8 Ways to Finance Your Retail Store

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You’ve done your homework, and you’re ready to launch your retail business. However, coming up with the capital you need to get off to a successful start is a whole other obstacle. Many an entrepreneur has been overwhelmed with the process of securing business financing. What options do you have at your disposal? Consider the following list of 8 ways you can finance your retail store:

  1. SBA Loans

Many entrepreneurs turn to SBA loans in their quest to launch their business startup. While there’s several different types of loans you can apply for, keep in mind that there will be numerous restrictions. You should also consider, if your business is considered high-risk, an SBA will be an unlikely option.These loans can be applied for at your local bank.

  1. Microloan

If your business needs less than $50,000 in capital, an SBA microloan might be a better option. Businesses that do not require a lot of startup cash (e.g. home-based business) often choose this method of business funding. According to the SBA, amicroloan averages $13,000.

  1. Personal Loan

Unfortunately, not every entrepreneur will be able to take advantage of a personal loan. Those with bad credit will likely have to look elsewhere. A personal loan requires that the applicant have a credit score of at least 650. If you do meet the criteria, a personal loan should provide you with around $20,000 to $50,000.

  1. Crowdfunding

Crowdfunding is an increasingly popular option for securing working capital or startup cash. While attractive, it’s key that you request the right amount you will need. If your projections are too high, it could scare of any potential investors. Also, keep in mind that some crowdfunding sites will not allow you to receive the cash if you haven’t met your goal.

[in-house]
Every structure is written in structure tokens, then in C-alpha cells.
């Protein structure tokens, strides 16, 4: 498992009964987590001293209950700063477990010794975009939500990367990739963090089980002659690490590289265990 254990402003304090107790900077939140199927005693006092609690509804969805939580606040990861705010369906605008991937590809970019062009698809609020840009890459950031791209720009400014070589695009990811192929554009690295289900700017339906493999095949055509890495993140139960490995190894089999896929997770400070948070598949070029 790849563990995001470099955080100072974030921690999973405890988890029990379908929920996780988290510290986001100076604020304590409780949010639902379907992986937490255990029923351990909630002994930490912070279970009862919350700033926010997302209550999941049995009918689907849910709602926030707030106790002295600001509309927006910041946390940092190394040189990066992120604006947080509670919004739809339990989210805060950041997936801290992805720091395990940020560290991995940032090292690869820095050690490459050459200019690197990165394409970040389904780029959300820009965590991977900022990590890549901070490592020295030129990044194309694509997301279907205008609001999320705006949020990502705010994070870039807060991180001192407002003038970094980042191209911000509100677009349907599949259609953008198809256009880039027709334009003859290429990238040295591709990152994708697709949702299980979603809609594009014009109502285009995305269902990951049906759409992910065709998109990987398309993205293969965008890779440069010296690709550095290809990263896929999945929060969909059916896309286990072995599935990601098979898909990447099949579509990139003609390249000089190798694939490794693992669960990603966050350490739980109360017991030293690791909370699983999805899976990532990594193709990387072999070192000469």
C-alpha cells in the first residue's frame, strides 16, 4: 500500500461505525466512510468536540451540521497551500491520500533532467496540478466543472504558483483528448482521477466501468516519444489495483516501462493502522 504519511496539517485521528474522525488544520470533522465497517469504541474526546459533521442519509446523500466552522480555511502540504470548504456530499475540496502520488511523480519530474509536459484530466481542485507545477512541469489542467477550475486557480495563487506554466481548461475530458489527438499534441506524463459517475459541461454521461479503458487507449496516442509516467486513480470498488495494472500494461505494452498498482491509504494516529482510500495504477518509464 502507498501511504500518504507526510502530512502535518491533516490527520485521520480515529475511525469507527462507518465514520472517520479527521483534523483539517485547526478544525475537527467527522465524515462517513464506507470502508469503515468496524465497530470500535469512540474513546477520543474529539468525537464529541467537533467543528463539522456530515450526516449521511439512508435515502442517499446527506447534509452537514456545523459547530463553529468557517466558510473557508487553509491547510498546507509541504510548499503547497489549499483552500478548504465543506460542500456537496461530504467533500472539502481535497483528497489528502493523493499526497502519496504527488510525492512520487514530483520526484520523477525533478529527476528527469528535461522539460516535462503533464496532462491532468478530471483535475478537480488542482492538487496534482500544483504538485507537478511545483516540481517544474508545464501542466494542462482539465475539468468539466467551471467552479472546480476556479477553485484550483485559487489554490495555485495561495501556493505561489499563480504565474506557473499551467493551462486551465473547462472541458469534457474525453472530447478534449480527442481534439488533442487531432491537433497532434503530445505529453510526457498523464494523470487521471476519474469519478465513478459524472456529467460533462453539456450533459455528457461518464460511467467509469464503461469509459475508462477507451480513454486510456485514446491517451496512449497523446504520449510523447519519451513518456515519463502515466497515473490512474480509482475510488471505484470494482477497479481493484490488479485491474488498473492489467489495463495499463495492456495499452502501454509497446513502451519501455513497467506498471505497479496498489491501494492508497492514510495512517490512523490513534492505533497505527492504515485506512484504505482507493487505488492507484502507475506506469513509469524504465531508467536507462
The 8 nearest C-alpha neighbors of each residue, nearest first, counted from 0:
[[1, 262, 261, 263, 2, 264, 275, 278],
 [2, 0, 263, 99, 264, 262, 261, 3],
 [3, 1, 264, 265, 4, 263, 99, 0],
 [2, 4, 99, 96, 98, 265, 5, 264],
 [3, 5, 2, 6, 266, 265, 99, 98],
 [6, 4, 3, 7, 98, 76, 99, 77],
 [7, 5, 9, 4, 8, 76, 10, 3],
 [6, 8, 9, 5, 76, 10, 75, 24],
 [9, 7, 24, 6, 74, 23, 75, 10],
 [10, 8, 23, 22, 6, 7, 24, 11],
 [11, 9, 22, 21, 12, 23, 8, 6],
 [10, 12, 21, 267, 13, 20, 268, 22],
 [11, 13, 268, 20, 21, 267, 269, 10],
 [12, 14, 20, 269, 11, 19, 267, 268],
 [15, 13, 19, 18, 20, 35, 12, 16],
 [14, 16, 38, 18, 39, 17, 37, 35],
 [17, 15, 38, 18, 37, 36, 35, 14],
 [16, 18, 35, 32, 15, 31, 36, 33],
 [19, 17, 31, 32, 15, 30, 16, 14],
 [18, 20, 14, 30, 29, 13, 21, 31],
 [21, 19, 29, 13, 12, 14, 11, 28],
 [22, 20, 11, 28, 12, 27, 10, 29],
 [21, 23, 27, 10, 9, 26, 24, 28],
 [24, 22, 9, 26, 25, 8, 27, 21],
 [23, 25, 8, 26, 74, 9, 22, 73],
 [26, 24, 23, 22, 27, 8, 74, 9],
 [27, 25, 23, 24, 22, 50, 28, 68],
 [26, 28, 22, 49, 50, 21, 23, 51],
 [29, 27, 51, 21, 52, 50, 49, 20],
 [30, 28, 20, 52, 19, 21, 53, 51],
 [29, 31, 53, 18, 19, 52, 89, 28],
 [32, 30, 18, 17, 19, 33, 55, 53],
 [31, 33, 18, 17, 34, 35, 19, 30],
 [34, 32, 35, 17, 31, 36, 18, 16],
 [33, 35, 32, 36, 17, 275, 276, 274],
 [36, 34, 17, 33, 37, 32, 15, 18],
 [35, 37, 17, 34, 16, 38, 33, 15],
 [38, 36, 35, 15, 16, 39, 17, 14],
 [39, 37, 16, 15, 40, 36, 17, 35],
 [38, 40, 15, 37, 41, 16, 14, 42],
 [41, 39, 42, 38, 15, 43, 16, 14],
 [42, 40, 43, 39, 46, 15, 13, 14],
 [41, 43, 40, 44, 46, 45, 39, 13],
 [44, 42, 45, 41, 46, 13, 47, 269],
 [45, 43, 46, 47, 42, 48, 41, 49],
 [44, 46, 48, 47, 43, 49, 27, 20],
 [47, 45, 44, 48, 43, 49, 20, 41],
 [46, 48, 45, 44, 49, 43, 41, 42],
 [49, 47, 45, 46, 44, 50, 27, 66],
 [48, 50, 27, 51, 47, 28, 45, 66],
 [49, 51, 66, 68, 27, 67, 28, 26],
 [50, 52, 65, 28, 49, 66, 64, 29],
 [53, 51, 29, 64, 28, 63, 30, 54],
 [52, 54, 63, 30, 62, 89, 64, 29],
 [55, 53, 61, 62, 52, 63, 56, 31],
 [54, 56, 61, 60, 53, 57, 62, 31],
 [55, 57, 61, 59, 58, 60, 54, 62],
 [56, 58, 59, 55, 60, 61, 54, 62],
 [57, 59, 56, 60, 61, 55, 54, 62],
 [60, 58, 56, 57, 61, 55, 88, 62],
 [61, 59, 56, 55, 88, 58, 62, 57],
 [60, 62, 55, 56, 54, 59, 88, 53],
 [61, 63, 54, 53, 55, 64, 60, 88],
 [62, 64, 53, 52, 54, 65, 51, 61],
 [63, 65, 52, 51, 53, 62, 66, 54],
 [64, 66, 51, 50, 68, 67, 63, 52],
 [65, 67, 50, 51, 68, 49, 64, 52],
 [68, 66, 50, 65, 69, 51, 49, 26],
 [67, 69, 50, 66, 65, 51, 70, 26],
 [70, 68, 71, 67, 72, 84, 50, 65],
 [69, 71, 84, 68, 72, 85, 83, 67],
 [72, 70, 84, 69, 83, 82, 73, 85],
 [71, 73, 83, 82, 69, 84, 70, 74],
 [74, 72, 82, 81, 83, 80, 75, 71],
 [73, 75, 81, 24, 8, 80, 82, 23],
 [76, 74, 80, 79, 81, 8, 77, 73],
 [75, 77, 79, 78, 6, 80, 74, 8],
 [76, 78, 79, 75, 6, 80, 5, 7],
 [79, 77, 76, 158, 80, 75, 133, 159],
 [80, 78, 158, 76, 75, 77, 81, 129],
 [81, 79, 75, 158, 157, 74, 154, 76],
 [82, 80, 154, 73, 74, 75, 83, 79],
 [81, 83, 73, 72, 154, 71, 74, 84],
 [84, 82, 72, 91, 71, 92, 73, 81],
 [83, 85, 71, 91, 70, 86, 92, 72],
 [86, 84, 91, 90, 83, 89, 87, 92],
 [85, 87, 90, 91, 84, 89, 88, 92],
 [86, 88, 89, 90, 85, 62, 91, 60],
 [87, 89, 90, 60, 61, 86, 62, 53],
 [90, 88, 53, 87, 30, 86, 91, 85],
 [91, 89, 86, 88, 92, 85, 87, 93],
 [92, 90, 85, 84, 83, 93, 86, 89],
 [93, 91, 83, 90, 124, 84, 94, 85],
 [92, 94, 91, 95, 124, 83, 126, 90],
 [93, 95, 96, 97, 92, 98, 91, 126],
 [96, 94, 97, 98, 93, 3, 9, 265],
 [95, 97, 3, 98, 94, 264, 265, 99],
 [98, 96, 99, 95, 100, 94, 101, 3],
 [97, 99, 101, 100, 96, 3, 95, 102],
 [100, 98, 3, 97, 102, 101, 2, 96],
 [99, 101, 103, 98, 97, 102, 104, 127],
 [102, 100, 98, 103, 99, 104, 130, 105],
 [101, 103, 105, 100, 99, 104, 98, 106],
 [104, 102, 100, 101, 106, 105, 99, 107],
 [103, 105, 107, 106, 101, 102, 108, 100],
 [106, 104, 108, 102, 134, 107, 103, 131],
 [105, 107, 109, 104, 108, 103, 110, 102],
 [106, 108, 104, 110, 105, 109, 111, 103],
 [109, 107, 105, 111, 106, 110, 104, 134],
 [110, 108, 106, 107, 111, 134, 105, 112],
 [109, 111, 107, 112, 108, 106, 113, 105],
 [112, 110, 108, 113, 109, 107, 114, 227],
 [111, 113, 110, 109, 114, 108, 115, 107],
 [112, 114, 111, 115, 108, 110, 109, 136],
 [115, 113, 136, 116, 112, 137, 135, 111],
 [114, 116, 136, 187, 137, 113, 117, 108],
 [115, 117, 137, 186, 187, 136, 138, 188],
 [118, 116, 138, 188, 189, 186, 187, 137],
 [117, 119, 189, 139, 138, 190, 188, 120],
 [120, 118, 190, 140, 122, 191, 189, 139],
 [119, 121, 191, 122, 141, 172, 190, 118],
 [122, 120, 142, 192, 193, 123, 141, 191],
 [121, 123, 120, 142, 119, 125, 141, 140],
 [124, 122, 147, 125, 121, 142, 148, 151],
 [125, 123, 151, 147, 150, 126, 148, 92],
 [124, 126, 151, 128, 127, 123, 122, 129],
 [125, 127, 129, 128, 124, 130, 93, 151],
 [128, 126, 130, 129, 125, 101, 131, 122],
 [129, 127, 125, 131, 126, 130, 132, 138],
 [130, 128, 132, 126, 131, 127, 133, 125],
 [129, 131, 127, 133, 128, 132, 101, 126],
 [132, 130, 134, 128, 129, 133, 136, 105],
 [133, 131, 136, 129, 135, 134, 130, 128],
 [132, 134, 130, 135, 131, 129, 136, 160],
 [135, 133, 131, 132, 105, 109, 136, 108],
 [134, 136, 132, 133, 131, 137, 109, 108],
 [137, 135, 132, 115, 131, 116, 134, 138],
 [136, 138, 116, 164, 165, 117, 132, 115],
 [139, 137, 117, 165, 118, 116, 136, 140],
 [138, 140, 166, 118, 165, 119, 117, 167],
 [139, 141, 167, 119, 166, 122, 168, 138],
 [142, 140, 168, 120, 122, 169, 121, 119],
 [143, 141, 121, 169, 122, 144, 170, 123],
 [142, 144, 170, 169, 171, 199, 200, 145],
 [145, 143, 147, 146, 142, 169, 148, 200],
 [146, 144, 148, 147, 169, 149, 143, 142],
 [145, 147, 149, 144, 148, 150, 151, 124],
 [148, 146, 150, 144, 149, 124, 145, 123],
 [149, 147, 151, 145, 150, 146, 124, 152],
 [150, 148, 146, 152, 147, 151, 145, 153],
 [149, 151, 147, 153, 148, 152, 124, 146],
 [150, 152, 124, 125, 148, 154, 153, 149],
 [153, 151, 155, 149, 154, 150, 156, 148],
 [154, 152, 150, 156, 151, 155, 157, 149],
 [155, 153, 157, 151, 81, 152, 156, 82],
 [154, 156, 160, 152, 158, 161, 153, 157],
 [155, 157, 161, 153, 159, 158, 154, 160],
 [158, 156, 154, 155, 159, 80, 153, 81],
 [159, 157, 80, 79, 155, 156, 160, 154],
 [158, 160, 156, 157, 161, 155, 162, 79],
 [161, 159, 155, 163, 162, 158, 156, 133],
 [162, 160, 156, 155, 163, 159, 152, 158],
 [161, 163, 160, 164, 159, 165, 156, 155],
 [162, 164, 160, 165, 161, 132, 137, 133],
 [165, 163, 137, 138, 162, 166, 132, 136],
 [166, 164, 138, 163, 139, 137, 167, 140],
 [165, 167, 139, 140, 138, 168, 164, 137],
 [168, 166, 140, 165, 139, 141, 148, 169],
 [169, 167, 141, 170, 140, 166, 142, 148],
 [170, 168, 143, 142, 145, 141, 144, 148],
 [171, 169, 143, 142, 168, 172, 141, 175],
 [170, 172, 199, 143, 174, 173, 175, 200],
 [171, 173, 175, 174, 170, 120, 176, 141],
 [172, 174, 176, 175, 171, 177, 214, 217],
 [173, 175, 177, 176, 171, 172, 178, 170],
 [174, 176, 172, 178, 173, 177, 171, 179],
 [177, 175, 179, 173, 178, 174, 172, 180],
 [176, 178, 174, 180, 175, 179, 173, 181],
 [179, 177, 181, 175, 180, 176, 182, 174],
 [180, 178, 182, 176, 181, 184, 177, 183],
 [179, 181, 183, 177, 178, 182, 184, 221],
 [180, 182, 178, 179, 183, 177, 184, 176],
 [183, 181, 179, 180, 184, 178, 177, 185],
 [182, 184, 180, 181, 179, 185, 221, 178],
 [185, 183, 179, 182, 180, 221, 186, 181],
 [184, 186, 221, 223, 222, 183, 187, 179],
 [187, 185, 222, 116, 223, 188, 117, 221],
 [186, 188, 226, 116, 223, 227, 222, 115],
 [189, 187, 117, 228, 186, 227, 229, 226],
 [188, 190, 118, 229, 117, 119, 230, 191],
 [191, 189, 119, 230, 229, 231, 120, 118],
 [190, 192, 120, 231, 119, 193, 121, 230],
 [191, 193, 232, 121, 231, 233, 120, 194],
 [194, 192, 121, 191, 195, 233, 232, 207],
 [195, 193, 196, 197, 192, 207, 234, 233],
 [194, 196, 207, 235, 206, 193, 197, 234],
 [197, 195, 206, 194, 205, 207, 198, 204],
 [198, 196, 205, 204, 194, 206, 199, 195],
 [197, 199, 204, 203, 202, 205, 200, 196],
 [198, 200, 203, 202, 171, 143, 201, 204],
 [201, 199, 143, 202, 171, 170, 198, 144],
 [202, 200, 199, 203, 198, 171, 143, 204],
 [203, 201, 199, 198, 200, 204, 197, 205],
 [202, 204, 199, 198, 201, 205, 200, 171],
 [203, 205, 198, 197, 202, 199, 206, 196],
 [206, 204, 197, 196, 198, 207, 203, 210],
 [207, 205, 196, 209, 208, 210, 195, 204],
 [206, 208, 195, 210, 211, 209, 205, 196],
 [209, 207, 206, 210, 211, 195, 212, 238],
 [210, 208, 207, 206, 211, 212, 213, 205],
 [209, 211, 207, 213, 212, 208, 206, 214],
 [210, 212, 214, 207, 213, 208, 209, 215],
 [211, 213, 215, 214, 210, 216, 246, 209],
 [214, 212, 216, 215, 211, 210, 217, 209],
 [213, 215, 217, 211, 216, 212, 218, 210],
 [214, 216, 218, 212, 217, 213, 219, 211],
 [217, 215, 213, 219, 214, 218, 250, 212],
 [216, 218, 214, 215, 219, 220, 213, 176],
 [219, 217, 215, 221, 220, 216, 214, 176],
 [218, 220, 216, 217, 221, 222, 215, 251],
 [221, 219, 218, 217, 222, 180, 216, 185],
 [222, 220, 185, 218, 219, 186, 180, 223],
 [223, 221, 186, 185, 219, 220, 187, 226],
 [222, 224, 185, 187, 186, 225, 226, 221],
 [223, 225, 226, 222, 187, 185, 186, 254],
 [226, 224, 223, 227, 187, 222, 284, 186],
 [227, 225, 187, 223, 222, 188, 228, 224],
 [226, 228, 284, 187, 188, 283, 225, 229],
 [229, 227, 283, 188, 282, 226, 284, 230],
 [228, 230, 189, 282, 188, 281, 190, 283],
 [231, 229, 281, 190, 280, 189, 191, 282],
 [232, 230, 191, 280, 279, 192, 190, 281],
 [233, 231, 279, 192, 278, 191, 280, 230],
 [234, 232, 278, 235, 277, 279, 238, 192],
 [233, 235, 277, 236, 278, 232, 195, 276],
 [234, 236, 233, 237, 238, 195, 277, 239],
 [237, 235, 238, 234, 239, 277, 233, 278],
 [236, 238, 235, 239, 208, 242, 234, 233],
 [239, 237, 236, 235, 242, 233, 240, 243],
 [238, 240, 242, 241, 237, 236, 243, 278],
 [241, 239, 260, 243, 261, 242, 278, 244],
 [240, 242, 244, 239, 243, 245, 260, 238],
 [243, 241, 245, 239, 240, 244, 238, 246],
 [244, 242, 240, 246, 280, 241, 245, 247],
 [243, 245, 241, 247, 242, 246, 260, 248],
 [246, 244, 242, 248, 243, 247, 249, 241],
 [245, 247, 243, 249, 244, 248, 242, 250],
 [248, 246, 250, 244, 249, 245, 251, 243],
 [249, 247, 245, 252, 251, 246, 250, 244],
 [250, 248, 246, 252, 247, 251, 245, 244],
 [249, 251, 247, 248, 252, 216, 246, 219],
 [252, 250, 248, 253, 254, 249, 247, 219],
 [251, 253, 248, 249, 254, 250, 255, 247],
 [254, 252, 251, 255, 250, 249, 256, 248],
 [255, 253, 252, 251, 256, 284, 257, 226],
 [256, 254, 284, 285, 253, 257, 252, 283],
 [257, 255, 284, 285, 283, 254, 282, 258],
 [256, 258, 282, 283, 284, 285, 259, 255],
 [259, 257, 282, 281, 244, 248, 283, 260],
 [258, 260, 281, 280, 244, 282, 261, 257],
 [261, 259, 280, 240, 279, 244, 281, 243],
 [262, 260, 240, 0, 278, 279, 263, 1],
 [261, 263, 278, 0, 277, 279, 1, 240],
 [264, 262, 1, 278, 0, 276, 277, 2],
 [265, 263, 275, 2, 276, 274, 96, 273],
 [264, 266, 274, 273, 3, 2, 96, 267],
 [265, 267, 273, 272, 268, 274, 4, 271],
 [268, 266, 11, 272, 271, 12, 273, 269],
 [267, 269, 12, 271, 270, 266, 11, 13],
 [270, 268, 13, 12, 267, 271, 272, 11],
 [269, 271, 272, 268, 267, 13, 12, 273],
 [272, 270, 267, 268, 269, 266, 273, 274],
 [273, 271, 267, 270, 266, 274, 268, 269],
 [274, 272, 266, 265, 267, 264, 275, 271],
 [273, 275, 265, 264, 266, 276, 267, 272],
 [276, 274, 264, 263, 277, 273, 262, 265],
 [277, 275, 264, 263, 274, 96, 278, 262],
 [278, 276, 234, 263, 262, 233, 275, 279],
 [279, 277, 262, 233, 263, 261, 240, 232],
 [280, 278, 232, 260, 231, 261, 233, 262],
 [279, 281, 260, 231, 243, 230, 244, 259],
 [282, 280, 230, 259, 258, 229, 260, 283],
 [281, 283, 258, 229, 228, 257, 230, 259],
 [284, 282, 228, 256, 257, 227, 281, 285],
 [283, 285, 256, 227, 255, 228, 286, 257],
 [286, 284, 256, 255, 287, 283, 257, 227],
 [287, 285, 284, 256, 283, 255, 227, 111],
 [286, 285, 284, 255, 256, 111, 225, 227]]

1. Home Equity Loan

If you’re a home owner, you can use this to your advantage if the need arises. If you have at least 20 percent equity in your home (and good credit), you could borrow up to 80 percent of your home’s equity. Even though the interest rates are typically lower, this method does involve the risk of losing your home if you are unable to repay the loan.

  1. Retirement Account Rollover

Experts advice that you only consider this option if you have at least $50,000 saved in a retirement account (e.g. IRA). If you need to, you can borrow up to 100 percent of your savings. The reason some entrepreneurs choose this option is because it avoids debt and interest, and it does not affect your credit. However, if your business fails, you’ve lost all yoursavings for retirement.

  1. Family and Friends

On one hand, friends and family can be some of your biggest fans and more than willing to help you succeed. On the other, if things go wrong, borrowing from friends and family can put serious strain on your relationship(s). The best approach is to make sure they are fully aware of the situation (eliminate the potential for “surprises”), and create a legally binding contract.

  1. Cash Advance

A merchant cash advance involves the provider purchasing your business’ future credit card sales at a discount in exchange for a cash advance. With an alternative lender like First American Merchant, the amount purchased and at what discounted cost are agreed upon by both parties. The amount, along with the agreed upon fee, is then paid back as a percentage of the business’ daily sales. The benefits of a cash advance include: hassle-free application process, fast cash (received in as little as 24 hours), easy collection process, and minimal documentation requirements. Even businesses that have bad credit, insufficient credit history, bankruptcy, tax liens or have been placed on the TMF list can secure the high risk business loan they need with a high- risk provider like FAM.

 

 

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